AROUND NUNAVUT: Books, eggs and art

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Nunavut authors will greet their public in two communities, in Sanikiluaq hens are laying eggs, and nominations are open for a $10,000 arts award.

 

Meet the Nunavut authors writing great books

Iqaluit/Rankin Inlet

Inhabit Media is adding another stop to their annual authors’ event this year.

photo courtesy Inhabit Media
The public can mix and mingle with Nunavut authors and buy their books Feb. 2 in Iqaluit and Feb. 9 in Rankin Inlet.

Along with the usual event at the Frobisher Inn in Iqaluit, co-hosted by the Qikiqtani Inuit Association and scheduled for Feb. 2, the made-in-Nunavut publishing company will also host a similar event in Rankin Inlet Feb. 9.

In Iqaluit, featured authors include Susan Aglukark, Germaine Arnaktauyok, Aviaq Johnston, Celina Kalluk, Solomon Awa, Kenn Harper, Nadia Sammurtok, Nadia Mike, Ceporah Mearns, Jeremy Debicki, Kerry McCluskey, Laura Deal, Margaret Lawrence and Janelle Kennedy.

In Rankin Inlet, the public can mix and mingle with authors, as well, including Suzie Napayok-Short, Germaine Arnaktauyok and Susan Aglukark. That even takes place at the Kivalliq Regional Visitor Centre.

“This is Inhabit Media’s first ever author event in Rankin. It’s perfectly timed to help celebrate Inuktitut Language Month and we’re really excited,” said Erin Dunlop.
“It’s also a fantastic boost to the author and artist’s profiles to share their work outside of Iqaluit, especially at the Kivalliq Regional Visitor Centre, a brand new space that opened this June. Our audience is truly the entirety of the North, so the more we share our books throughout the whole region, the better.”
Books will be available for purchase, and it’s the perfect opportunity to have them signed by their authors.

 

Hens produce eggs every day

Sanikiluaq

photo courtesy Paatsaali School
Seven hens are laying four to five eggs a day at Paatsaali School in Sanikiluaq, and production is expected to increase when 80 more chickens arrive in the community in a few months.

In 2018, Paatsaali School in Sanikiluaq went into the chicken business, hoping to supply fresh eggs for the school and daycare, as well as elders.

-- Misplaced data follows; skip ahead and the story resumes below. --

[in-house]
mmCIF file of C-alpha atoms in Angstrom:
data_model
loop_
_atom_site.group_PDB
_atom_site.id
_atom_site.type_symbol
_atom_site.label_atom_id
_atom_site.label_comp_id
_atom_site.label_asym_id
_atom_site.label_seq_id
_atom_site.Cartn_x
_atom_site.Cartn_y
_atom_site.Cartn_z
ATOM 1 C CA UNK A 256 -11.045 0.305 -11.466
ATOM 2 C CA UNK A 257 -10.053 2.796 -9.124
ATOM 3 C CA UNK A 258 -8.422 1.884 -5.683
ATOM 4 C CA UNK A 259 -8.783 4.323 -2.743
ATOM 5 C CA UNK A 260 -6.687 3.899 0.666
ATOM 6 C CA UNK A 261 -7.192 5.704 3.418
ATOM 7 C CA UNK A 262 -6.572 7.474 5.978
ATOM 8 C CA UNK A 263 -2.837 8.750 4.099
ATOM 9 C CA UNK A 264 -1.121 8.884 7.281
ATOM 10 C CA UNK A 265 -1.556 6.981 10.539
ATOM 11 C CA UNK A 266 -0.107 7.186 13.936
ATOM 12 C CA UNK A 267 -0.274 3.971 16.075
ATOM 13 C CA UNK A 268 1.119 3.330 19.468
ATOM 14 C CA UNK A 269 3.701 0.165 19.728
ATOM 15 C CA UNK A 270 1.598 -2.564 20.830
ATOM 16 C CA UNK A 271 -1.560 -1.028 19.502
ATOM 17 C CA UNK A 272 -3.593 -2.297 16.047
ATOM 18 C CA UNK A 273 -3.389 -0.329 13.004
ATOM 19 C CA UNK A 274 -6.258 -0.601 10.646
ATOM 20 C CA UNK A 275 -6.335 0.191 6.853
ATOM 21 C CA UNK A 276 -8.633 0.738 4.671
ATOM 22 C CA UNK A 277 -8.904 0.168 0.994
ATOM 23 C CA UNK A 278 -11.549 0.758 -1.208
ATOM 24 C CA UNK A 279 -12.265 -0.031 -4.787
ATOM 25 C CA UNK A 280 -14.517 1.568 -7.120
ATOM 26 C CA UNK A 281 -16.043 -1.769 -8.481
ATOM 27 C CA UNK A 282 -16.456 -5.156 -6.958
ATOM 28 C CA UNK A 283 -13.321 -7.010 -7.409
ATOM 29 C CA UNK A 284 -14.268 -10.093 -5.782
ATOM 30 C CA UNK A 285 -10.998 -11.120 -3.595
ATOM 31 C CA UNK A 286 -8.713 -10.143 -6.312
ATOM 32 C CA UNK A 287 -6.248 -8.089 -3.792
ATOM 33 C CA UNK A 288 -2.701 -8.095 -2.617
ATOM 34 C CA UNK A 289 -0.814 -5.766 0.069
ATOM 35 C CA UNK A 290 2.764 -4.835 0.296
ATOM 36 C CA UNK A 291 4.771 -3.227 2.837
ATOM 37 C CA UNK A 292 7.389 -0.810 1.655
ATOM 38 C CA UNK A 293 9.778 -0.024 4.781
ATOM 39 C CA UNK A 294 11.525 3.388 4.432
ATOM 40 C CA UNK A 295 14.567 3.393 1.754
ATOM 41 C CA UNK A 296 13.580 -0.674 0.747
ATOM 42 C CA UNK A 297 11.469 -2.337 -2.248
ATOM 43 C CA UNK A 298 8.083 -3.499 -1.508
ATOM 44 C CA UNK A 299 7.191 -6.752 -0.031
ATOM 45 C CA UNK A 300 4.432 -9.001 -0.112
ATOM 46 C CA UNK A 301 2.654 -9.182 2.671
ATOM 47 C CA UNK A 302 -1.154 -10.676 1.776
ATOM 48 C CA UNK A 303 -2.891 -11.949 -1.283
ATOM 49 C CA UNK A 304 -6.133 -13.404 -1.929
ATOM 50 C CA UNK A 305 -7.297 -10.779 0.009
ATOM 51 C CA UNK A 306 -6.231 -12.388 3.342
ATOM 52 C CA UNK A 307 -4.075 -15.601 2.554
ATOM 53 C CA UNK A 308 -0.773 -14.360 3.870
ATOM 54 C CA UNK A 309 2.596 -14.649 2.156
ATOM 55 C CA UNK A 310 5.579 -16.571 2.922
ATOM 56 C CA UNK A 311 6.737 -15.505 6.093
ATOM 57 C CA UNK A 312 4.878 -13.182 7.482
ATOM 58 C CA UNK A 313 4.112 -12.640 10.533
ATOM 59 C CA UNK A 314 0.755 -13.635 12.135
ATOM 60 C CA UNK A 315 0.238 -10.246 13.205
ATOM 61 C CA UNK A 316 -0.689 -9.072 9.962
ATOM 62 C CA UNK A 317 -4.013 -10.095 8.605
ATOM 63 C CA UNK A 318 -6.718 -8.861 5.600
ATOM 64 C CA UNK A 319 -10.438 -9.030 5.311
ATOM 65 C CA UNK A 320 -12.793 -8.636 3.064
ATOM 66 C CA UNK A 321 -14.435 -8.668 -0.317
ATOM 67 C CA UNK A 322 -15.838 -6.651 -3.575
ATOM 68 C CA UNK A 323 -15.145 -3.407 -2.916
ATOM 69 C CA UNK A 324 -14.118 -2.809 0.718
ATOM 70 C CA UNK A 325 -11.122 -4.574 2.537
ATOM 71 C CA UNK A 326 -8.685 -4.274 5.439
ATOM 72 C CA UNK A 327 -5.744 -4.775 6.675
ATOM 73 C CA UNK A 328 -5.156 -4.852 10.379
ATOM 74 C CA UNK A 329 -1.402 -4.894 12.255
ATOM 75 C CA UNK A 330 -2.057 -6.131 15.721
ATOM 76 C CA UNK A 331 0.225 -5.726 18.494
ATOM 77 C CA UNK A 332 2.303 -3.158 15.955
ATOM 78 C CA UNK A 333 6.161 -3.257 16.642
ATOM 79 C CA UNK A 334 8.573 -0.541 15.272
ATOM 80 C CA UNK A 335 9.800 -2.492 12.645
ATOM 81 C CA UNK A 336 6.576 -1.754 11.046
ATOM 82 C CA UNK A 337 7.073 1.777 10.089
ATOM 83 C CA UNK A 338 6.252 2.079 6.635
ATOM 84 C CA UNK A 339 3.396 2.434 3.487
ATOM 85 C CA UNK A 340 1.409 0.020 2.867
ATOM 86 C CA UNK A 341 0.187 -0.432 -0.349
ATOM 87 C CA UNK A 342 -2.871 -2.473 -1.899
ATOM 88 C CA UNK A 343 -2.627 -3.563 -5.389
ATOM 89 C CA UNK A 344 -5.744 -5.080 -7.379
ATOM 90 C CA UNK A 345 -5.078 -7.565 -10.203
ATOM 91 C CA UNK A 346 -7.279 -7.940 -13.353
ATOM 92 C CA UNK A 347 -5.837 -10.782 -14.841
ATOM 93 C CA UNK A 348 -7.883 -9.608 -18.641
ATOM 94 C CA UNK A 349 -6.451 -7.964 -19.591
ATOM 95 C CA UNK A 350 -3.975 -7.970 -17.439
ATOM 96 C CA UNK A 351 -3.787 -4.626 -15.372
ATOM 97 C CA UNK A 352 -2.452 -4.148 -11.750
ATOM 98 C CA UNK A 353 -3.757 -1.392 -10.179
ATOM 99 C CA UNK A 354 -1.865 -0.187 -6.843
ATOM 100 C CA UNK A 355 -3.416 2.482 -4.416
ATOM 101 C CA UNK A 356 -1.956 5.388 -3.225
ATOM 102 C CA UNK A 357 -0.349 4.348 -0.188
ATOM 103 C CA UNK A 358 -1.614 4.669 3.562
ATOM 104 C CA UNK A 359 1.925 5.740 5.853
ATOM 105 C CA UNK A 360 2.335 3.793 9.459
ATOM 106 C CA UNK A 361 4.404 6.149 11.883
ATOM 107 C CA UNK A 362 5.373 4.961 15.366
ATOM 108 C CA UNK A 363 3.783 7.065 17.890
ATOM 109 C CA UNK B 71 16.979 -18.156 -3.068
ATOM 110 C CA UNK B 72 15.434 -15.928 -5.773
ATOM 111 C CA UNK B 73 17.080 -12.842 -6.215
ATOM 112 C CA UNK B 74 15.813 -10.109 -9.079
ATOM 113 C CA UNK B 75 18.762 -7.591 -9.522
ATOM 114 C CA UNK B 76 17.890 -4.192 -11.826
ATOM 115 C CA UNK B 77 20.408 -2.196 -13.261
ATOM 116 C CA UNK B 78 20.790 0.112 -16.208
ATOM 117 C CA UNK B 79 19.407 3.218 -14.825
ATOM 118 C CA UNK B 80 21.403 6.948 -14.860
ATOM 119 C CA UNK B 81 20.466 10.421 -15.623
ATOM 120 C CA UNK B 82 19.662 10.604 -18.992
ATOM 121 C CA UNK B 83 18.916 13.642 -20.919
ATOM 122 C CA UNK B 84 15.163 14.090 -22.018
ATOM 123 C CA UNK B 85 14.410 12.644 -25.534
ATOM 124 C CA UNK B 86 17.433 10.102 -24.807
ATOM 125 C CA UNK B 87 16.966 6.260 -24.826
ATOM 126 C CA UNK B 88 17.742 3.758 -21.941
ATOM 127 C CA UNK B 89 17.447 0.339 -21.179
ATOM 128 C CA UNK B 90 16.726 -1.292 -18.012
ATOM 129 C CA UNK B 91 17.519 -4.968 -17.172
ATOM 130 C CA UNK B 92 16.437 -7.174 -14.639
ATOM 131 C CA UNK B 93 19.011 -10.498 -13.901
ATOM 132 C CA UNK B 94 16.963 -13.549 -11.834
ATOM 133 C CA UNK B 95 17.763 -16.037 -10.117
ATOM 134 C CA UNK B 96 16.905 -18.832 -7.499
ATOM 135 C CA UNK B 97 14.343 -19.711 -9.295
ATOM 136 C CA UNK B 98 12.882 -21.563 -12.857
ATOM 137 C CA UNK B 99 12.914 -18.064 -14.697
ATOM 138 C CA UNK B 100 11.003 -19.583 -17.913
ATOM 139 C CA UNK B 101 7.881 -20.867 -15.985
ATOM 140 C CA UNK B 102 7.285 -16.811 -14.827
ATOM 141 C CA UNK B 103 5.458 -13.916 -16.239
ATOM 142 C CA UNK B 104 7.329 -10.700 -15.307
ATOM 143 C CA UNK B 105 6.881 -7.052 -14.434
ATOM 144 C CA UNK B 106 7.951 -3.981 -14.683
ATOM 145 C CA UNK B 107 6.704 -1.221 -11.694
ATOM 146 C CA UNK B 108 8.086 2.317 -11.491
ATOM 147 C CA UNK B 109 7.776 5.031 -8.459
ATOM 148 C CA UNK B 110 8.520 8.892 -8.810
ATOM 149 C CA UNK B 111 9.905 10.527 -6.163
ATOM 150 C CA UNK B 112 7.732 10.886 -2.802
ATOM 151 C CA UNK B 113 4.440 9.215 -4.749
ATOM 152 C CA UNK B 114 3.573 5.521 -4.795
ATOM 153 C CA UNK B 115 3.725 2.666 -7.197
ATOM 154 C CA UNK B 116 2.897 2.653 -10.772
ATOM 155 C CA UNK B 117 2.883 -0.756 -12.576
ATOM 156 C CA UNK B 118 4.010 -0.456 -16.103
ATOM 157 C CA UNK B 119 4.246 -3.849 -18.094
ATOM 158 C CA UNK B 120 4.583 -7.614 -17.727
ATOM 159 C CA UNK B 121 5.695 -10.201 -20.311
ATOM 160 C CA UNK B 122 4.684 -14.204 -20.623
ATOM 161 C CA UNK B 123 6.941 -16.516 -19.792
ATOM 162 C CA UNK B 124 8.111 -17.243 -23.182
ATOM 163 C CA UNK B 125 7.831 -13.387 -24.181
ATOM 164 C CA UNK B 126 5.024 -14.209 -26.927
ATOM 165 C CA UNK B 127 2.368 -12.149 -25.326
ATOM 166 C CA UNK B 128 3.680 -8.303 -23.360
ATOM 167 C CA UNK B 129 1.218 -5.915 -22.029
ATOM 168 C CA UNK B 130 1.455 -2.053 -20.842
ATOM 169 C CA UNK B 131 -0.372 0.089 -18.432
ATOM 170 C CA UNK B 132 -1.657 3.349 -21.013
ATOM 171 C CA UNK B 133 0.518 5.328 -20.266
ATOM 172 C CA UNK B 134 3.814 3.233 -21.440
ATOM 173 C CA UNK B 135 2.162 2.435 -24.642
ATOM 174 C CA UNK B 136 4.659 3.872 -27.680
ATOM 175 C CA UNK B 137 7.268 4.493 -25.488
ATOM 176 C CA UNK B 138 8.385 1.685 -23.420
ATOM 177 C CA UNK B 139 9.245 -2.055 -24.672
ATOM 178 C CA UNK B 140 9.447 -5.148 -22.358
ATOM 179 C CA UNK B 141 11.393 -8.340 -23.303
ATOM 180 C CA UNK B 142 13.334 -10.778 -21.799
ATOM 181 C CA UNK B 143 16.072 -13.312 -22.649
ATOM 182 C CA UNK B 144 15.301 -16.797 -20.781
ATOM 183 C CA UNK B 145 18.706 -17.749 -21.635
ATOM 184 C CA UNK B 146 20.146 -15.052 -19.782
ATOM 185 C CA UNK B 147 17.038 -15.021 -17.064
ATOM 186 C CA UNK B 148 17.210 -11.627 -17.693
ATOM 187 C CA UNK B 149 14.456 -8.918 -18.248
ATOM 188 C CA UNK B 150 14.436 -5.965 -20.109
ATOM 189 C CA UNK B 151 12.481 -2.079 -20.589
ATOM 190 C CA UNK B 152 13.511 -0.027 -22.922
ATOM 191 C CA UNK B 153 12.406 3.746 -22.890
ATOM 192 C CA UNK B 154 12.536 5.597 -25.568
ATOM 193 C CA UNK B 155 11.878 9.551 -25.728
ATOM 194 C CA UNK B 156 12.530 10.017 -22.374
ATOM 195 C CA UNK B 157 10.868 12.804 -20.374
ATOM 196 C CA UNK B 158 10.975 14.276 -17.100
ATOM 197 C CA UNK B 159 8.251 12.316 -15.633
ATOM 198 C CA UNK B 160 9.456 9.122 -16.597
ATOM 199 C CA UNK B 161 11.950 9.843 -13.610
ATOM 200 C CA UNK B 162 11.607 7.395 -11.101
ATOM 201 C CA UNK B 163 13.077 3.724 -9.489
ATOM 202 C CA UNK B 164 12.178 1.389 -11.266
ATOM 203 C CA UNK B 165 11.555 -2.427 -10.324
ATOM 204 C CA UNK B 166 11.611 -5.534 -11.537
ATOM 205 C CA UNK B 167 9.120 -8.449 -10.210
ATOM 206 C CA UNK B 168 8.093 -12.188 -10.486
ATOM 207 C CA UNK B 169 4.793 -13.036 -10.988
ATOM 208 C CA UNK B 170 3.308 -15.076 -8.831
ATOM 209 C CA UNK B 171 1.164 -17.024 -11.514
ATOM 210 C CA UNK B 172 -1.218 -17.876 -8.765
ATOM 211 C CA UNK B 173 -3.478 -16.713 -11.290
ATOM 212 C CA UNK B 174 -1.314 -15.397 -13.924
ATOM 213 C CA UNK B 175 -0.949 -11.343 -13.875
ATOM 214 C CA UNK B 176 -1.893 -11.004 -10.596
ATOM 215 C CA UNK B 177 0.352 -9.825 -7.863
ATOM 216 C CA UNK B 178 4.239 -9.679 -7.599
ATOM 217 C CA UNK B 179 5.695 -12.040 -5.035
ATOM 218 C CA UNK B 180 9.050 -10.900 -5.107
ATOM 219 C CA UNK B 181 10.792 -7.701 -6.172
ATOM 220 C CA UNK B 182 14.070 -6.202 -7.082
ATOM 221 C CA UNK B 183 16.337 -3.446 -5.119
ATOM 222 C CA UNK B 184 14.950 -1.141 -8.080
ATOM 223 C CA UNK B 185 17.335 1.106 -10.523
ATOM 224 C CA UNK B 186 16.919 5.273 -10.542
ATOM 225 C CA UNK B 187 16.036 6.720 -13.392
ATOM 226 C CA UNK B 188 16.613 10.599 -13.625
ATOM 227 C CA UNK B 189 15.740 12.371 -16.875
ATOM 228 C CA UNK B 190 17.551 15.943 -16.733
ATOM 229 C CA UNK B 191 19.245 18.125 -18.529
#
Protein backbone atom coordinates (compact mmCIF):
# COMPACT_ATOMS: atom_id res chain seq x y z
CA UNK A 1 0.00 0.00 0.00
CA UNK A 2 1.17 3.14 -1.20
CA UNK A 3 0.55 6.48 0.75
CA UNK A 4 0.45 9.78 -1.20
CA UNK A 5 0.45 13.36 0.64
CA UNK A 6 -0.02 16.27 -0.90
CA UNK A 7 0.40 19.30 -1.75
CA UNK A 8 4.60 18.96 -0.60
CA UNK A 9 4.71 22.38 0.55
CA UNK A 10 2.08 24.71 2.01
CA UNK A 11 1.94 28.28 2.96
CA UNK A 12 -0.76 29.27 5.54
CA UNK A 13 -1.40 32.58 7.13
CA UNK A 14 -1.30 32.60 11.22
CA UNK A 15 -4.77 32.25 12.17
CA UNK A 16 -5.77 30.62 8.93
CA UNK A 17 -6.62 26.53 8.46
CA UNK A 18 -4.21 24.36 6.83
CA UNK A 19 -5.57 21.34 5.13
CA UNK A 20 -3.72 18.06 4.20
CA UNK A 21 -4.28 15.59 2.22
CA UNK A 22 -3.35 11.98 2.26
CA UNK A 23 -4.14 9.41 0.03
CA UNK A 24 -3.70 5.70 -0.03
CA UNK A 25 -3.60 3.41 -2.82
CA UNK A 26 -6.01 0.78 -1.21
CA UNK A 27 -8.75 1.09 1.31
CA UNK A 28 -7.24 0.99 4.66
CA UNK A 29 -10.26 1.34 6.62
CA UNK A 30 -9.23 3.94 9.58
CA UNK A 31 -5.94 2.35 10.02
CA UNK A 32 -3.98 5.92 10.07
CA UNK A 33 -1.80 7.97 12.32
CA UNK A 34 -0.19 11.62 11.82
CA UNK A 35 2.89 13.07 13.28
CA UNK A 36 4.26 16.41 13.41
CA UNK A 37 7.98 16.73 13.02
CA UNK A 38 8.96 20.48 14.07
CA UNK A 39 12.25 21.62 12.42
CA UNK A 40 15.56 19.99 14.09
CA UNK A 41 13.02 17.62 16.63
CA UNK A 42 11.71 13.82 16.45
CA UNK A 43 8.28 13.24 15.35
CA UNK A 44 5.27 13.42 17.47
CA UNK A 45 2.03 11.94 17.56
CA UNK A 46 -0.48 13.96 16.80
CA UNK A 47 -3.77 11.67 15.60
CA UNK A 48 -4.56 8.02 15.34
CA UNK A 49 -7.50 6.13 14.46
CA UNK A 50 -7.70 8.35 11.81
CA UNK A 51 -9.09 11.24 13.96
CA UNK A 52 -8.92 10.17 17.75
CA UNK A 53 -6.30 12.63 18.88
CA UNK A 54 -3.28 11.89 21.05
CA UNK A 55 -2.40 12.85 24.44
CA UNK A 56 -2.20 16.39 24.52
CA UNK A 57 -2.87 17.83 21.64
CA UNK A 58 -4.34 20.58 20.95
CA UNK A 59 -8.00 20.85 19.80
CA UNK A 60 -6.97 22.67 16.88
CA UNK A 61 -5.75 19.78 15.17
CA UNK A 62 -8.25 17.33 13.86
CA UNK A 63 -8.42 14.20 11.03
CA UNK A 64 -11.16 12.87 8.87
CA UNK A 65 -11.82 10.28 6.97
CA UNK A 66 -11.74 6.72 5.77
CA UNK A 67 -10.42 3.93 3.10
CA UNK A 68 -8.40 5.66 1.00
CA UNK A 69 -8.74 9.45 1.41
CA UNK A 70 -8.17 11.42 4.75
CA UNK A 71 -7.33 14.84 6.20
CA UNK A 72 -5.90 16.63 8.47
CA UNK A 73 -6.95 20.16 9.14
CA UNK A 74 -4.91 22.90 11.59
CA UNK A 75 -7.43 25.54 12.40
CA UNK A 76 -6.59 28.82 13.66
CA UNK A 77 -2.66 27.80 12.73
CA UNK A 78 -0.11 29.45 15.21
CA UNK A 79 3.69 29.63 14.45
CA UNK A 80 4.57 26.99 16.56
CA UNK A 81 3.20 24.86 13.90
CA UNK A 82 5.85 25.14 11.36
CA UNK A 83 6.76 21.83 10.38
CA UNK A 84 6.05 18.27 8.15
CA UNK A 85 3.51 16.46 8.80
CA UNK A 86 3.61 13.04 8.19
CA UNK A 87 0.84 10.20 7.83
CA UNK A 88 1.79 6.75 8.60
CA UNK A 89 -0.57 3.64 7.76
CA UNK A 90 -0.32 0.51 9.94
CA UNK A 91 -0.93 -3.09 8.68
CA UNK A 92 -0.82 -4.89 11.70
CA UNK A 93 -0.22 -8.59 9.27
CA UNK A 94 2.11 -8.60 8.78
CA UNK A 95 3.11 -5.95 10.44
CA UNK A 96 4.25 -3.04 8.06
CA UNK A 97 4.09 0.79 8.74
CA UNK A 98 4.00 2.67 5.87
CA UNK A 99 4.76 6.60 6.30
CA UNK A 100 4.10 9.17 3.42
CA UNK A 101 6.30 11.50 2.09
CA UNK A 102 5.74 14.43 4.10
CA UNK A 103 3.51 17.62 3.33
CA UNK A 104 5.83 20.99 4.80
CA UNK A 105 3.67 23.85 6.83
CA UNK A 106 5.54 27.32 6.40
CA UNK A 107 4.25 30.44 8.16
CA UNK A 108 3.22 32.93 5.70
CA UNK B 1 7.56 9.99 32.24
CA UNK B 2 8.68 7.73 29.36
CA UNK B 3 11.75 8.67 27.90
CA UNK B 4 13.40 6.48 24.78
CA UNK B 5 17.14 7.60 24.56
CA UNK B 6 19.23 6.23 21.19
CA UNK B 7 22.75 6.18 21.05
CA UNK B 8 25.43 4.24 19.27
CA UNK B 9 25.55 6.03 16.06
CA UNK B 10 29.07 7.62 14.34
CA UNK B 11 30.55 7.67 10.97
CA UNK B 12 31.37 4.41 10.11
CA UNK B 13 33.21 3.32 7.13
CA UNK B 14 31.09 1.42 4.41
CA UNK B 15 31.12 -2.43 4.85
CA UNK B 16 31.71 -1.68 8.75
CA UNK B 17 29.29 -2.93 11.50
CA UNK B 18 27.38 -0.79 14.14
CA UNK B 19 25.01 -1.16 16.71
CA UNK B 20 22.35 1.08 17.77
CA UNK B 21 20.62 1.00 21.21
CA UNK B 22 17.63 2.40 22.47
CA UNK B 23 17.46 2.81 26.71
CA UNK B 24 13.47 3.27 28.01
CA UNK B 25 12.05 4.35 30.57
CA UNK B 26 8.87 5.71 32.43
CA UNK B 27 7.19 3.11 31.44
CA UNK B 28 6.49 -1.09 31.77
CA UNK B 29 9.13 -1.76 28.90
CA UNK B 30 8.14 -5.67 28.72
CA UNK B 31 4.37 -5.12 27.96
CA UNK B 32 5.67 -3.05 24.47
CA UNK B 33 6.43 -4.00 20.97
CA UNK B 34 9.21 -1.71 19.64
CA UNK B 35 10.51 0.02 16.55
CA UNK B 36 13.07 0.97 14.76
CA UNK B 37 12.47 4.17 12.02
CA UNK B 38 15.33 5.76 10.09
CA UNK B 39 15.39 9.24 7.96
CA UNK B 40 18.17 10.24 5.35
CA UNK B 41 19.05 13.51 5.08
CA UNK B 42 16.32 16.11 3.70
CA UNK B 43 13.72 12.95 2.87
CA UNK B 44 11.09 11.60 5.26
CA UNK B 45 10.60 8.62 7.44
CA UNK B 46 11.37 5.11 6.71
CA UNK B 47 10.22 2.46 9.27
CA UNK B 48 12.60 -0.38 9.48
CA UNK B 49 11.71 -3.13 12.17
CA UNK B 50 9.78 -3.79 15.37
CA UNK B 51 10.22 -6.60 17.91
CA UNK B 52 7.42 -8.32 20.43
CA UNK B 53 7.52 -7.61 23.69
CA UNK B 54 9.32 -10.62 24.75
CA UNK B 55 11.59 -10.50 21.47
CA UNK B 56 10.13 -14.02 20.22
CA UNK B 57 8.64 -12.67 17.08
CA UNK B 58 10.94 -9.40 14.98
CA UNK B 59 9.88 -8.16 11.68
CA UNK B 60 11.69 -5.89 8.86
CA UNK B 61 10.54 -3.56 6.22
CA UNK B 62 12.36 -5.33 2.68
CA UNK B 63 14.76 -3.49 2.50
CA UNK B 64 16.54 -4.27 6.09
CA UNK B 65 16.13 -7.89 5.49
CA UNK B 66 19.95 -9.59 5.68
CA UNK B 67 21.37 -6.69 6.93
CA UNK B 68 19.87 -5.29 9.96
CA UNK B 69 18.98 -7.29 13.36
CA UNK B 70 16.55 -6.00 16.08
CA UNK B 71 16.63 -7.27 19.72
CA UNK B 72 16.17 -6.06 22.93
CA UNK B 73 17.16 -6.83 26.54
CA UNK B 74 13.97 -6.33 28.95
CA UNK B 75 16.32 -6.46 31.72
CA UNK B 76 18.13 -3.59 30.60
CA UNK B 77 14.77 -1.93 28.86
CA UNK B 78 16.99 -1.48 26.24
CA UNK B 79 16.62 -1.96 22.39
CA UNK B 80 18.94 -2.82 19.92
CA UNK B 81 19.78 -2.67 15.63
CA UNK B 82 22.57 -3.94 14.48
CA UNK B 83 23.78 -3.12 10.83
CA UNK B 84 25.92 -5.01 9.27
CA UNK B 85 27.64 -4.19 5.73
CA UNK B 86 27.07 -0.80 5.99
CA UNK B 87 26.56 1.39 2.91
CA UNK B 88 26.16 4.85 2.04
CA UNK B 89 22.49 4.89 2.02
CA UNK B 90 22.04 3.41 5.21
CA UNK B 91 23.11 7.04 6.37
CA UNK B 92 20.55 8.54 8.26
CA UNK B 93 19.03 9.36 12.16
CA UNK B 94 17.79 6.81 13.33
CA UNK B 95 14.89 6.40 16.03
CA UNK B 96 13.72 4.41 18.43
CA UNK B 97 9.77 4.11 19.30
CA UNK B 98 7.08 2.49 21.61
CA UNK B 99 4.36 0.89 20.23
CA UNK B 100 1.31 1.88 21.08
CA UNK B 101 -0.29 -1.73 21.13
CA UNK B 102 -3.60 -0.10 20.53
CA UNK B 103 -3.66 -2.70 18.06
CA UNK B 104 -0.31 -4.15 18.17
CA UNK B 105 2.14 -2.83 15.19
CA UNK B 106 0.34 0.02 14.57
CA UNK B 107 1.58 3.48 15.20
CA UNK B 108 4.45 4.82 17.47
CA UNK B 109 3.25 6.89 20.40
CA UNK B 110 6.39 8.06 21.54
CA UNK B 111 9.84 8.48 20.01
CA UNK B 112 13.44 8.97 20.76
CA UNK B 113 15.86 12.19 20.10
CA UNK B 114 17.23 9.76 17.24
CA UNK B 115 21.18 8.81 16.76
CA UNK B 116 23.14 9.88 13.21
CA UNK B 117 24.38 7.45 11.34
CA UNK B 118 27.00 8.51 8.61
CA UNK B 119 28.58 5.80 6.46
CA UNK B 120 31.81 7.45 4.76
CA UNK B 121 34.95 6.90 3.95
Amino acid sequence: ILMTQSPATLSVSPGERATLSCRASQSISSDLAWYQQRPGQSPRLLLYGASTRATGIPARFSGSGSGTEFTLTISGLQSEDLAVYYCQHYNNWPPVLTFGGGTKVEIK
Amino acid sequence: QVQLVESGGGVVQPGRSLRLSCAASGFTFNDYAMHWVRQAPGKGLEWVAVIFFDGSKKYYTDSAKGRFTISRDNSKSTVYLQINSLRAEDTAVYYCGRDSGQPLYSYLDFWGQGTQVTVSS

The school then hoped to sell any excess eggs at a great discount to the community.

“We have seven chickens. They are all egg layers. We started with eight, one died of unknown reasons,” said principal Tim Hoyt.

“We get approximately four or five eggs per day, usually five, sometimes as low as three.”

Hoyt says students on kitchen duty collect the eggs and feed and water the chickens daily.

“I do it on the weekends,” he said.

The chickens live outside in an insulated coop built by the school’s  construction class.

photo courtesy Paatsaali School
The insulated chicken coop at Paatsaali School in Sanikiluaq fits seven laying chickens and is heated by one light bulb.

“The coop has one light bulb and no other sources of heat. We don’t have a thermometer out there, but it’s hot enough that my glasses fog up and I have to take them off when I go in the coop. The chickens seem very happy even when it’s -35 outside. I’m not anticipating any problems when it gets colder over the next couple of months,” said Hoyt.

Currently, the eggs are mostly eaten at the school, but over Christmas holidays, Hoyt gave eggs to anybody who wanted them.

The school is working on a new chicken coop.

“(It’s) almost completed and we’re hoping to bring another 80 chickens in March or April,” said Hoyt.

The project is entirely funded by the local daycare, which did apply for funding from the Nunavut Food Security Coalition but was declined.

“The daycare has spent less than $25,000 on the project. Most of the costs have been for construction materials. The costs for the chickens themselves and the food they eat is remarkably cheap,” said Hoyt.

“Local food production of this type is exciting for the students and our community.”

 

Nominate an artist!

Nunavut

Nunavut Commissioner Nellie Kusugak announced Jan. 14 that nominations are open for the Nunavut Commissioner’s Arts Award.

The award is a cash prize of $10,000 and a certificate, which are to be presented to a visual artist who has made a major contribution to the arts.

Nominees must be Nunavut residents and/or Nunavut Inuit who have been working in the arts for more than two years. Nominations must receive the support of three individuals or organizations.

All nominations will be reviewed by a selection committee, and nominees will be judged on their artistic achievements and the quality and impact of their work.

Nomination guidelines and nomination forms are available from the commissioner’s office.

The deadline for nominations is Feb. 28.

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